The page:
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Bubba’s Glock is Baaaaack!

Today we have another older article from our departed friend Kevin O’Brien.

Something about the way a Glock’s nylon parts interact with a Dremel, a woodburning tool, or a soldering iron, seems to bring out the best beast in Bubba. For example, we had the infamous “stricken with Gleprosy” Glock we described as “a marital aid for a Komodo lizard” back in May, 2014:

glock-stipling-gone-stupid

Can’t unsee that, can you? That was ugly, but the one that probably inspired the most shock and horror was this one, from 4 July 2013, which we billed as: The Continuing Adventures of Bubba the Gunsmith — Glock edition.

Bubbas_Glock_mod

Indeed, most sentient Bubbas would disclaim any involvement in the horror above.

The Gunbroker auction (which has now aged off GB) ended, if we recall, without the gun meeting what struck us as a stratospheric reserve.

glock-19-trigger-guard

Well, guess what? It’s baaaack!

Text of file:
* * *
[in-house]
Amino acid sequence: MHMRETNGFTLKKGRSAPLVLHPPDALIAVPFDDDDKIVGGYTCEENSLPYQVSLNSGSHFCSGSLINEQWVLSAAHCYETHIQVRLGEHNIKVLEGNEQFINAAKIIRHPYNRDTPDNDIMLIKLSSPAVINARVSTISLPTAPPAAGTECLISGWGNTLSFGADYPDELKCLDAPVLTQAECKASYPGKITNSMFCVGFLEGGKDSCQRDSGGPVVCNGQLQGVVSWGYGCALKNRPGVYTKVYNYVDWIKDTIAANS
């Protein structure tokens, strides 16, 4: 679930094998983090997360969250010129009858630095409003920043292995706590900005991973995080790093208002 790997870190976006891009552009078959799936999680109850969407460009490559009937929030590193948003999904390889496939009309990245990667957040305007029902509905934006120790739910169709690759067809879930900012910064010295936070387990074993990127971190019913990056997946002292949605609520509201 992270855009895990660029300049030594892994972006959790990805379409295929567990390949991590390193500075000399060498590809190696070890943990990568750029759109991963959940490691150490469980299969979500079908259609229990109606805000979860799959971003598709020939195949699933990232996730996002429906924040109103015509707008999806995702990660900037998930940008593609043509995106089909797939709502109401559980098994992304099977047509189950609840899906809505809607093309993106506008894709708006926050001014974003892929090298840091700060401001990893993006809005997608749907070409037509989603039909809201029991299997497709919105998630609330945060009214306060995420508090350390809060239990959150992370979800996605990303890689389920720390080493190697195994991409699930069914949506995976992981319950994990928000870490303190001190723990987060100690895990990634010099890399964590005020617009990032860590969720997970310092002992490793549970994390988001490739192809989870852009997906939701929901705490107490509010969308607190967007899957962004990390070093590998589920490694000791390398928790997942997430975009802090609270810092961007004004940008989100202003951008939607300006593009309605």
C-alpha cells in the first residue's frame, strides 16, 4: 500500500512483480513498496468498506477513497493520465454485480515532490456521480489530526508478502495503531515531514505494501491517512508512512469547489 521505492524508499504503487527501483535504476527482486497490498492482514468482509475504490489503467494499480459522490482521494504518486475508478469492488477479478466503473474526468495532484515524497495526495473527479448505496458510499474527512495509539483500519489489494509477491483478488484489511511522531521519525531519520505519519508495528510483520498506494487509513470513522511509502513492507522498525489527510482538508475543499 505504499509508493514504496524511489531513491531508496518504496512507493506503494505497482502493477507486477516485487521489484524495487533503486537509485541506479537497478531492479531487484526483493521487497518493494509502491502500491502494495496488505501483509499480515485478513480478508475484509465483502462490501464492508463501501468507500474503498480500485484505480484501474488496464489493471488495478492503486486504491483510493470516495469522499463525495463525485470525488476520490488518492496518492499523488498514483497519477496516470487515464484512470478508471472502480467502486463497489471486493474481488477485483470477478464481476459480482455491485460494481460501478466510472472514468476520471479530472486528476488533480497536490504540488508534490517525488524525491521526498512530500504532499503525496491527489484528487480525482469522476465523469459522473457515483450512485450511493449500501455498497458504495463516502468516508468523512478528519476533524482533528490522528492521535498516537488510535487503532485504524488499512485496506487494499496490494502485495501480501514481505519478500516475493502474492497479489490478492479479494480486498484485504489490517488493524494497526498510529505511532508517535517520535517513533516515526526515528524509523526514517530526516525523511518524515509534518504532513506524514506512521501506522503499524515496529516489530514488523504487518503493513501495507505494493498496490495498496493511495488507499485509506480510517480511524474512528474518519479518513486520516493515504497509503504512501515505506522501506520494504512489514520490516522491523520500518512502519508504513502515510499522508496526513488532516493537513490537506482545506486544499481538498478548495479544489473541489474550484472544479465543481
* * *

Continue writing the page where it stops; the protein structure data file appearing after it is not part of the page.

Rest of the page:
Hat tip Miguel, who says “The Fitz Special is NOT a fashionable or safe thing.” We’d actually disagree with that, because a Fitz Special was a double action revolver, so it had a stiff enough trigger pull that it would not, essentially, shoot you itself. In 2013, Bubba was selling the Frankenglock with a “DeSantis Belly Band,” which made us note:

‘Cause nothing says “Bubba is My Gunsmith” like a testicle with a 9 or 10 millimeter hole in it.

We’re not sure the twitter ad is for real because the Glock in the GB ad is described as a G23, and the Glock in the twit pic is described as a G19, even though it’s the same picture from 2013. It may be a sales scam or a come-on for a holdup.

On the other hand, the 2013 bravado about a belly band is a pretty good match for the

Anyway, if you feel unreasonably impeded by trigger guards, and don’t want to blow your balls off (or, maybe you’re a female without any, or Caitlyn Jenner/Bradley Manning looking for some way to get rid of a pair, but you’re still diffident about inflicting gunshot wounds upon your nether regions), then consider a real Fitz Special. Here’s a nice one from GunBroker; it’s on a .455 Colt New Service military pistol, with uncertain origins, but it sold for $1,000.

Colt Fitz Special